A recent decision of the New South Wales Court of Appeal1 reminds us that (1) contractually assumed exclusions of liability must be carefully considered in the context of the other bases on which the policyholder may have been liable in any event, and (2) disclosure of some relevant but general information (enough to put the insurer on notice if it wanted more) may be sufficient to defeat an insurer’s non-disclosure defence.
The broader factual context for the decision is somewhat convoluted and involved multiple claims and parties. The key facts relevant to the insurance claim were as follows:
- Southern Colliery Maintenance (SCM) provided labour services to Endeavour Coal pursuant to a “Special Services Agreement” (SSA). SCM warranted that the services that would be performed by appropriately qualified and trained personnel, with due care and skill, and indemnified Endeavour for any breaches of the SSA, as well as any negligence of SCM or liability arising from the injury of an SCM employee.
- An injured employee claimed against SCM (as his employer) and Endeavour (as occupier of the site). Endeavour cross-claimed against SCM, alleging negligence and breach of various SSA warranties. The cross claim was on three bases (1) under the SSA indemnity; (2) damages for breach of contract (i.e. the SSA warranties); and (3) contribution/indemnity as a joint tortfeasor.
- SCM recovered its liability to its employee under its worker’s compensation policy, but claimed under its public liability insurance with QBE for its liability to Endeavour. QBE declined cover and at first instance, SCM successfully recovered from QBE. QBE appealed.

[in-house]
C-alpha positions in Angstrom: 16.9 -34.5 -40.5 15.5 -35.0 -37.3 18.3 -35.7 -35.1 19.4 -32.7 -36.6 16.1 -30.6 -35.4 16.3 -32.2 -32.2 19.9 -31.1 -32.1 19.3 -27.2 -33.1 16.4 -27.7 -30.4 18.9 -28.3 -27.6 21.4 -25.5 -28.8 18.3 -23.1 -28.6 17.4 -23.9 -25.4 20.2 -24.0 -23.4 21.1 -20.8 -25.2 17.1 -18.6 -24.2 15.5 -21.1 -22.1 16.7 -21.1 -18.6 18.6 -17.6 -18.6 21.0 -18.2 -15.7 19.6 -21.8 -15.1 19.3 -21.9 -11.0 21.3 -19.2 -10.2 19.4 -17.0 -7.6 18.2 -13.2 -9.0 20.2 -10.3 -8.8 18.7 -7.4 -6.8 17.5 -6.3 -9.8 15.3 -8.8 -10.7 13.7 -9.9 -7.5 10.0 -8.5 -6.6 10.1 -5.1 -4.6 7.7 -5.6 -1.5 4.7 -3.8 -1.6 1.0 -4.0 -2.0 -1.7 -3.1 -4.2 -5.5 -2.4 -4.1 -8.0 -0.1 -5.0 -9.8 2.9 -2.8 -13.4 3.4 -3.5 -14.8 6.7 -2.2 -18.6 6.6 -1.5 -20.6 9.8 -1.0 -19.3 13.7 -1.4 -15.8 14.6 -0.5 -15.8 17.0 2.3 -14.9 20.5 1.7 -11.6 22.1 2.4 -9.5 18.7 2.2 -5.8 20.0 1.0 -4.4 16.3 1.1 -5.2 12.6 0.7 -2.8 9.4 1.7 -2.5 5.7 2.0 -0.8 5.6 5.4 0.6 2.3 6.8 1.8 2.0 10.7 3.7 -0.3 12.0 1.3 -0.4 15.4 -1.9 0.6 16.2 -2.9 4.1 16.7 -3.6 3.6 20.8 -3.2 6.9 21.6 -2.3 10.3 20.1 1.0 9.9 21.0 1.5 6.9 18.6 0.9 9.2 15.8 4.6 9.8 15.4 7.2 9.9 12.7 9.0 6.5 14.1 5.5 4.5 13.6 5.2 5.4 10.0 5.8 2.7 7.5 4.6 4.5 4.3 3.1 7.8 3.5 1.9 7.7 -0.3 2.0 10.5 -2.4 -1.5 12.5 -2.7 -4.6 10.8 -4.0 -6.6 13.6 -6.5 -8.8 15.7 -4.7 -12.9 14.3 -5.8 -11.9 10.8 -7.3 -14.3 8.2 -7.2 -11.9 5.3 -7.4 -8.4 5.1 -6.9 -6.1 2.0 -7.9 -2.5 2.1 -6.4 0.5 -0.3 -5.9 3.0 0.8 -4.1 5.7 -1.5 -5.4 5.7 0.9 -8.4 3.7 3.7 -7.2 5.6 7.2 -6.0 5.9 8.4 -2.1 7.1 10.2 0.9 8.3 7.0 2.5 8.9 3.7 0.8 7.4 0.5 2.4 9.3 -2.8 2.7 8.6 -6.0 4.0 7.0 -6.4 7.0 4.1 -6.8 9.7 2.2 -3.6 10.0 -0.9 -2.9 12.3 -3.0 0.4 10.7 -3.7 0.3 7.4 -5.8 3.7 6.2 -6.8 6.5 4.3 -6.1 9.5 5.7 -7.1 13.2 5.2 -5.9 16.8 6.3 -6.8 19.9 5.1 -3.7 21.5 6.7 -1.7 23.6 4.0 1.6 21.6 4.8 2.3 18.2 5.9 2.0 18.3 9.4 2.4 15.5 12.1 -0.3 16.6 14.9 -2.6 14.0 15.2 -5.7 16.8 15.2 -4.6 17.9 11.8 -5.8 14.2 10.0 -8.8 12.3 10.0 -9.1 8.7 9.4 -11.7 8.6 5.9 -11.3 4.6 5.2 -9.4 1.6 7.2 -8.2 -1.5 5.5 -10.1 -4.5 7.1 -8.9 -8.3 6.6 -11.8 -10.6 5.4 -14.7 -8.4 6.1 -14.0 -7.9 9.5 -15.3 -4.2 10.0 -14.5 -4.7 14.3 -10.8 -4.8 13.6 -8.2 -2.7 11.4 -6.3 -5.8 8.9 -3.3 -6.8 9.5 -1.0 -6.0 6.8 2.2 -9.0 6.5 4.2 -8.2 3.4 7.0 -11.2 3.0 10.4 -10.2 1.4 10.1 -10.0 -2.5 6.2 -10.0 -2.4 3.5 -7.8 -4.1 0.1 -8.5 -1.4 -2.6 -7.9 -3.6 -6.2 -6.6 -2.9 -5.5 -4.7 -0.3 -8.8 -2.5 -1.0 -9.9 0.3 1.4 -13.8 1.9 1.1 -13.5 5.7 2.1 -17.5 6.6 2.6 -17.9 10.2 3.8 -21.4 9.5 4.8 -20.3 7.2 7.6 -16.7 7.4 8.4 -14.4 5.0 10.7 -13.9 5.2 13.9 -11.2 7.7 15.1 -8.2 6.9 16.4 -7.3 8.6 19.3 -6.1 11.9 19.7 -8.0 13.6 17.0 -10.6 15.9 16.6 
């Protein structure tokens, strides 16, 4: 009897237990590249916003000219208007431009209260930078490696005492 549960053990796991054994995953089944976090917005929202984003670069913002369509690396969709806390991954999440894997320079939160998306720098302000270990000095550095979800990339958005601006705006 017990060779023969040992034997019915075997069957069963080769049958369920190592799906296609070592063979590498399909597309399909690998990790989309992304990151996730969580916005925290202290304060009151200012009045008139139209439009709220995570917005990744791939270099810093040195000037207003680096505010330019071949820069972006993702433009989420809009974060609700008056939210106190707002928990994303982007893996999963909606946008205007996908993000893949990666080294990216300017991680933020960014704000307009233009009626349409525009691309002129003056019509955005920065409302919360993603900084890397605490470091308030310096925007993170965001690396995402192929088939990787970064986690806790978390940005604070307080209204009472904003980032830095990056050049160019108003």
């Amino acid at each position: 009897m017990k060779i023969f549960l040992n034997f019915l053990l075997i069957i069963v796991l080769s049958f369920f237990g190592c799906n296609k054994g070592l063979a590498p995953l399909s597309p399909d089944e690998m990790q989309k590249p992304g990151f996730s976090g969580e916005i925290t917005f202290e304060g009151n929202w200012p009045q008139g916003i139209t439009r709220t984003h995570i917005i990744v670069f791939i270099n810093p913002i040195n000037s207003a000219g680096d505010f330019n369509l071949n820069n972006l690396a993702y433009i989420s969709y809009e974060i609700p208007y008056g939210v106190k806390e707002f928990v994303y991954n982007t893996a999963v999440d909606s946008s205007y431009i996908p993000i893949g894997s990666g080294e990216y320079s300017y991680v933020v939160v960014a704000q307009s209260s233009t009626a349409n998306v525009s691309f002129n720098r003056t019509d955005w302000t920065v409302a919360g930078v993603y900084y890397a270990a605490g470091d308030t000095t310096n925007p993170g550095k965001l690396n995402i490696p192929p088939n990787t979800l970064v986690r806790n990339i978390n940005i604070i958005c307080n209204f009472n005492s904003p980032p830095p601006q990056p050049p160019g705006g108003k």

QBE’s key arguments to avoid the claim were that:
- The policy excluded liability assumed under the terms of a contract, unless the insured was liable absent such terms (this is a fairly typical exclusion).
- SCM had not disclosed the existence of the SSA indemnity, which QBE alleged was material to QBE’s decision to insure.
QBE failed on both points.
In relation to the exclusion for contractually assumed liability, the Court found that SCM was sued by Endeavour for breach of the contractual obligations in the SSA, other than just the indemnity, including its failure to provide properly trained employees that would exercise due care and skill. The Court found that Endeavour’s liability as occupier would have existed absent the indemnity, such that the exclusion did not apply.
In relation to non-disclosure, the issue turned on a letter in QBE’s possession on another claim under the policy which identified the existence of the SSA and suggested that it may contain an indemnity. The Court had to consider whether the letter was sufficient to discharge SCM’s duty of disclosure.
The Court held that the disclosure duty will be satisfied if the policyholder discloses sufficient information to the attention of the underwriter, such that the underwriter is in a position to determine if further information should be sought. Disclosing less than all of the information known by the insured will not detract from this position. Here, the letter referred to a counterparty in another claim seeking an indemnity from SCM and to the existence of the SSA. It was then incumbent upon QBE, if it wished to know more, to seek out the terms of that indemnity, which it failed to do, thereby waiving compliance with the duty of disclosure.